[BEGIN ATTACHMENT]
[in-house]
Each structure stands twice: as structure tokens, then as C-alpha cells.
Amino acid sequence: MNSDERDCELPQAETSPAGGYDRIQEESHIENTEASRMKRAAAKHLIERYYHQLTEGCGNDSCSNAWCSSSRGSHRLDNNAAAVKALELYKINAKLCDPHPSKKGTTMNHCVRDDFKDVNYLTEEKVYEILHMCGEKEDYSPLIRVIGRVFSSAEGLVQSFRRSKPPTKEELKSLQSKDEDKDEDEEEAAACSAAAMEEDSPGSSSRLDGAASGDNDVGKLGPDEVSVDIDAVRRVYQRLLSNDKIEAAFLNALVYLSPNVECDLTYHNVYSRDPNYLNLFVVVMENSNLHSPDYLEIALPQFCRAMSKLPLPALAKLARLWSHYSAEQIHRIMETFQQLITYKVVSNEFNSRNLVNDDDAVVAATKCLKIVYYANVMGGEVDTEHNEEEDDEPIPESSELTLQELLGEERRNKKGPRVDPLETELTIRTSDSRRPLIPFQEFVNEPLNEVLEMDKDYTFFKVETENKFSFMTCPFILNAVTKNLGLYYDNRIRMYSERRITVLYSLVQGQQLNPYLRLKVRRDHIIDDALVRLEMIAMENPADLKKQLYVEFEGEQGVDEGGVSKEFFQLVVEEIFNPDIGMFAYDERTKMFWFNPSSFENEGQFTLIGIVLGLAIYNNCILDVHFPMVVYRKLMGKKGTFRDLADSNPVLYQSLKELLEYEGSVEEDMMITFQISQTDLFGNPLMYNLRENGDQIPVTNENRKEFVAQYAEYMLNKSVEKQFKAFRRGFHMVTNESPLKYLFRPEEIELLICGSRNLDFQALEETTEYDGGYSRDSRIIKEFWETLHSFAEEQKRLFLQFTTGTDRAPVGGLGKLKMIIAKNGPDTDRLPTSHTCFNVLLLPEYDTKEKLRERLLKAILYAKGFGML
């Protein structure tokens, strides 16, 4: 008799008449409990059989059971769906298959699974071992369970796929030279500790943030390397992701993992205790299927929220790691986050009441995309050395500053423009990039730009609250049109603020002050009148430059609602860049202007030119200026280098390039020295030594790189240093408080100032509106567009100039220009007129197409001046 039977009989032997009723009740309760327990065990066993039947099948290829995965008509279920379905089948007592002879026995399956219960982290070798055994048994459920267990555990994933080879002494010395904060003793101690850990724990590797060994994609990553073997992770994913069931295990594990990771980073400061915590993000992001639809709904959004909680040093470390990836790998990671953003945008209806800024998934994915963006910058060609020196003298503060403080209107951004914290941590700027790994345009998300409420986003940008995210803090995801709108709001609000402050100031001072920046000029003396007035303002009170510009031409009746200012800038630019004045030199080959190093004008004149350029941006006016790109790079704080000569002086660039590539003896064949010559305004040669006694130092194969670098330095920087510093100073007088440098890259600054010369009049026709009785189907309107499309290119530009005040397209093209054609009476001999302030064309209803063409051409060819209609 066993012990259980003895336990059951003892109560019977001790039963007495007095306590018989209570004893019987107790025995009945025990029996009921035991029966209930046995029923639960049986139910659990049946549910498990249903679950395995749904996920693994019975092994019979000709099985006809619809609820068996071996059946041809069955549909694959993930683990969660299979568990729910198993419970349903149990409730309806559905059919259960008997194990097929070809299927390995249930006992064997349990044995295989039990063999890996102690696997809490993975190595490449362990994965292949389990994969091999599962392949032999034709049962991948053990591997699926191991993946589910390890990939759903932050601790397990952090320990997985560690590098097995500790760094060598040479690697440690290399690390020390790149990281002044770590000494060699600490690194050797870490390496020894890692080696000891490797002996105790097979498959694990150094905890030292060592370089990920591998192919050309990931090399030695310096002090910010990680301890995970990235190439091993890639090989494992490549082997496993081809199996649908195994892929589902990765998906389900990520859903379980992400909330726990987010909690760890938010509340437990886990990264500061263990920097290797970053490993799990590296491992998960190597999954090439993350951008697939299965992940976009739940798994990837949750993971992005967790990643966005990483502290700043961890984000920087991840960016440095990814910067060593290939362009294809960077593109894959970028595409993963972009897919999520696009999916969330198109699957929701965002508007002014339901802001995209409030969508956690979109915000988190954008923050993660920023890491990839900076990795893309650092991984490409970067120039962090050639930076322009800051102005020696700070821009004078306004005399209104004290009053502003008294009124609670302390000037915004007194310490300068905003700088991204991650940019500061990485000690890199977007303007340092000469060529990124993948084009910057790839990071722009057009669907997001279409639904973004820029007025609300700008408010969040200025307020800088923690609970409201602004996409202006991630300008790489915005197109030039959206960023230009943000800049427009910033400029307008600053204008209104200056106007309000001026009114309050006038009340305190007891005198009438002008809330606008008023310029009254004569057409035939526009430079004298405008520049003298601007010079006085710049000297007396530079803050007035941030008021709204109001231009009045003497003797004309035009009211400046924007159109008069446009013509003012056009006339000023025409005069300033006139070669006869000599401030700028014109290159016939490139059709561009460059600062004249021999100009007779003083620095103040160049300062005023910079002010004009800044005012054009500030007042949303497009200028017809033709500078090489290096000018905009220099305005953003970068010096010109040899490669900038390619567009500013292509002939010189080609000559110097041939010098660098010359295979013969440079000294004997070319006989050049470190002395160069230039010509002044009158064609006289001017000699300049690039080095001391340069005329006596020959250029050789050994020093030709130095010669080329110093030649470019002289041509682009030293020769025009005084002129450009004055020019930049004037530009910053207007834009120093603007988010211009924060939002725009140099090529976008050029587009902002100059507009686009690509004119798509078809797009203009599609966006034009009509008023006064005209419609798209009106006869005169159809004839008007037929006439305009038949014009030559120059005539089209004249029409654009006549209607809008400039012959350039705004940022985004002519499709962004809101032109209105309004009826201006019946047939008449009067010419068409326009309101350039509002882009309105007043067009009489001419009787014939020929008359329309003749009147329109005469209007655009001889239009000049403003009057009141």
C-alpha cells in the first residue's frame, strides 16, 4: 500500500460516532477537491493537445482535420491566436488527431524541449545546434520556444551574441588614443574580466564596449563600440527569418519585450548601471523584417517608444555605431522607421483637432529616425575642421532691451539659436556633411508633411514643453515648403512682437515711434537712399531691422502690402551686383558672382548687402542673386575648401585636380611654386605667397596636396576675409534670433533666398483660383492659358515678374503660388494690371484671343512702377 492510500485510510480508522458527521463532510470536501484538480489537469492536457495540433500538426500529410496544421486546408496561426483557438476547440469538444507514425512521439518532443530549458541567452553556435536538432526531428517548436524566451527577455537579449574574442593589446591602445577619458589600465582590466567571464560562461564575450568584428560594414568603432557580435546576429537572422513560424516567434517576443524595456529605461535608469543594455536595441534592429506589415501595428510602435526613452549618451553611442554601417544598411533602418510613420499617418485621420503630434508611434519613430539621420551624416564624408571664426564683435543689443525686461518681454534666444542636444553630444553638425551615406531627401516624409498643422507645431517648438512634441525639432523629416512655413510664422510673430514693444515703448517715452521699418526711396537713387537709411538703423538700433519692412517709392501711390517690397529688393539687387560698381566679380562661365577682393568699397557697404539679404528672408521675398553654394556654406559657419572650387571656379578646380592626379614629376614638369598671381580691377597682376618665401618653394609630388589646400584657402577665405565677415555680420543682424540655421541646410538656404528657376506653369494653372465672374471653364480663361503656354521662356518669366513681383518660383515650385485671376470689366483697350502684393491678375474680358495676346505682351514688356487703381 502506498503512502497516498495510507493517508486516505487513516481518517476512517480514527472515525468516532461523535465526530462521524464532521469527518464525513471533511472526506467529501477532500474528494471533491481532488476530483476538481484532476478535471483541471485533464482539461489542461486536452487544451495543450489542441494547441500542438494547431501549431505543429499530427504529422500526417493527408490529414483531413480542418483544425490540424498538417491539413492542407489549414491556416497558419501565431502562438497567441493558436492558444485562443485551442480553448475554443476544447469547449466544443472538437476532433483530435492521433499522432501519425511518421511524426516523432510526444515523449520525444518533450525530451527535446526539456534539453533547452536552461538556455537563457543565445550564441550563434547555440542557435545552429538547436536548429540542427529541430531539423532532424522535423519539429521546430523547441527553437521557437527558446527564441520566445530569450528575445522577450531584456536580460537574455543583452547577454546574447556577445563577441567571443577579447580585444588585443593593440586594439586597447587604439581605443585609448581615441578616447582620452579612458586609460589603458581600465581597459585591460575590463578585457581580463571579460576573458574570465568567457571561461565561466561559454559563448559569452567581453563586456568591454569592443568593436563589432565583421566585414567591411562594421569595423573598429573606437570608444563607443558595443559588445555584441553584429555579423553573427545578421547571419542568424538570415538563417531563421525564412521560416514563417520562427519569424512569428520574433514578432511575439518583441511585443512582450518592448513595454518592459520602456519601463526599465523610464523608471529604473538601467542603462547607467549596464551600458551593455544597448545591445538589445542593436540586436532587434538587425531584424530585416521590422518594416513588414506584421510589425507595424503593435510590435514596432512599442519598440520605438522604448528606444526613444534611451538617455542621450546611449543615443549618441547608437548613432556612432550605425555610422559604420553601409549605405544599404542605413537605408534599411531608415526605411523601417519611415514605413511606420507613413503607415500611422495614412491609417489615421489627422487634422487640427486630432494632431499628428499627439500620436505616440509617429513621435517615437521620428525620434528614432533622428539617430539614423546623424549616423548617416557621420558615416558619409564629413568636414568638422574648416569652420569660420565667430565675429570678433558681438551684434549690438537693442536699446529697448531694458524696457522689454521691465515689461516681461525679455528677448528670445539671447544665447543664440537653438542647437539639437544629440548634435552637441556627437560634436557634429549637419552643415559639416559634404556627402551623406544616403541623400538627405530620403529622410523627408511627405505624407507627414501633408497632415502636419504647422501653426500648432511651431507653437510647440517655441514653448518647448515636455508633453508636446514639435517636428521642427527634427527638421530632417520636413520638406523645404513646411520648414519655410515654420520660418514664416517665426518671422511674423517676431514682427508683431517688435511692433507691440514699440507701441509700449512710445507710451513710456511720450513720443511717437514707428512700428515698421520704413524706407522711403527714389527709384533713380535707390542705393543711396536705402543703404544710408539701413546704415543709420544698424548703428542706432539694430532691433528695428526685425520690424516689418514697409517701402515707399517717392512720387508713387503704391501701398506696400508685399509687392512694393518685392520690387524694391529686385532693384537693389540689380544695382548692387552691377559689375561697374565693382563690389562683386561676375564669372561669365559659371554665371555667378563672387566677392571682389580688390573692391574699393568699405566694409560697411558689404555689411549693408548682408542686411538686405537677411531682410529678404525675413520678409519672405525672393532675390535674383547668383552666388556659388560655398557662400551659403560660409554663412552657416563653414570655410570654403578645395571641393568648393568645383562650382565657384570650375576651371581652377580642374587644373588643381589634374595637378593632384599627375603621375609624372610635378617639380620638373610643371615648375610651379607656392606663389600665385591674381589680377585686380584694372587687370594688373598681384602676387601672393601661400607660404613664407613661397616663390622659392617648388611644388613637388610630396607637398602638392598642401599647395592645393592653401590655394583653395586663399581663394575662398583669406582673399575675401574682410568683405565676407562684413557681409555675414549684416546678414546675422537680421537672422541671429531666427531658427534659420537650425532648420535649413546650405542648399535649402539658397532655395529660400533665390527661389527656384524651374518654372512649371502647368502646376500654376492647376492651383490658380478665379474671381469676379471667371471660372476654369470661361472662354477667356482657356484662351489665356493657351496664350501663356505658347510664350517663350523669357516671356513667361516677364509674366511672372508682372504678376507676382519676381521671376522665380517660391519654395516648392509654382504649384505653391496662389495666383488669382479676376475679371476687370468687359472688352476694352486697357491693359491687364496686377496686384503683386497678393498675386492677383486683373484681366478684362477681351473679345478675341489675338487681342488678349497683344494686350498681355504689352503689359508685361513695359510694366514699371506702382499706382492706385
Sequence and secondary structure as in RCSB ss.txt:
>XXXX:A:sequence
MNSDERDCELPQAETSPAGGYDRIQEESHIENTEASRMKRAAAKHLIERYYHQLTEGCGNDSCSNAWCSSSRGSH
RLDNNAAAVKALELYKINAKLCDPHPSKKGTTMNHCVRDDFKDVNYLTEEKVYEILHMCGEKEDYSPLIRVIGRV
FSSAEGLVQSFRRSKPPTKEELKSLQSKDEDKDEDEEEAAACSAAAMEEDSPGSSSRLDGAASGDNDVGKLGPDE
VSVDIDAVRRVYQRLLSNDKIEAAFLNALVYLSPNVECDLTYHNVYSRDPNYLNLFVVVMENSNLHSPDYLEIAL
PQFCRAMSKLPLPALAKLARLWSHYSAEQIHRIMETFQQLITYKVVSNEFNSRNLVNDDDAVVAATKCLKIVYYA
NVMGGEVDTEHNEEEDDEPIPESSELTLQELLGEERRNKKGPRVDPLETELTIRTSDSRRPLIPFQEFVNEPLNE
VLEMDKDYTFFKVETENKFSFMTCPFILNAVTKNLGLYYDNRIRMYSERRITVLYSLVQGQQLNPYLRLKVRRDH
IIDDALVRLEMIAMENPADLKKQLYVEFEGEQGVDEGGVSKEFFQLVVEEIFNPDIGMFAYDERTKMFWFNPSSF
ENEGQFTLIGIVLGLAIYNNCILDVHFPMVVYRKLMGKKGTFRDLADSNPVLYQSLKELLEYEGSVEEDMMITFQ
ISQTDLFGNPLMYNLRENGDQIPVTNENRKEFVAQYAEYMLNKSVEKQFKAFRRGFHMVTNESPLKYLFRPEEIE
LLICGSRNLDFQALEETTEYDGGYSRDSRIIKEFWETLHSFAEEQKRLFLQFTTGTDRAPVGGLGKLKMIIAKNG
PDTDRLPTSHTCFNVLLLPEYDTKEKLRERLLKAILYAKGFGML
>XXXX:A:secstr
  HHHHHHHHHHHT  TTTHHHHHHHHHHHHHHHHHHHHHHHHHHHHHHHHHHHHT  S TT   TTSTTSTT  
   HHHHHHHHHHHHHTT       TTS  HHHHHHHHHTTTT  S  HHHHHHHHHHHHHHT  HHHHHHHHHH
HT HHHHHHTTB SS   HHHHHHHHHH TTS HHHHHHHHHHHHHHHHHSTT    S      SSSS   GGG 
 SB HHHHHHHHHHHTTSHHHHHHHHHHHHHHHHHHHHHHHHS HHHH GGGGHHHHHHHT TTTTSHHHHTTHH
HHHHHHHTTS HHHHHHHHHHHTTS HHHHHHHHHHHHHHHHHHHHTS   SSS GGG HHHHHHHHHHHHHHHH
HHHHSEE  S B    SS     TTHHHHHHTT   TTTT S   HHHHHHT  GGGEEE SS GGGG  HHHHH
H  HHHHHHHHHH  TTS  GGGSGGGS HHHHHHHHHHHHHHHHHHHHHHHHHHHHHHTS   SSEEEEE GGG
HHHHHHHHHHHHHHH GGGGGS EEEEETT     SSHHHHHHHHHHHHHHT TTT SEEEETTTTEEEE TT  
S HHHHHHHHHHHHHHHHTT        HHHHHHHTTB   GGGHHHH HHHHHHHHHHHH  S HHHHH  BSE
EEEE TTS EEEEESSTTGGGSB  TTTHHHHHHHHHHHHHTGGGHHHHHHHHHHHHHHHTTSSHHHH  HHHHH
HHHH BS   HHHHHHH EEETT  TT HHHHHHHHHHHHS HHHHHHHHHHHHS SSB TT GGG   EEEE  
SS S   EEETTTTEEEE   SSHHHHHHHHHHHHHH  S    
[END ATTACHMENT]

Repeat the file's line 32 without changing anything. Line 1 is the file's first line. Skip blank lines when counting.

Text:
SS S   EEETTTTEEEE   SSHHHHHHHHHHHHHH  S    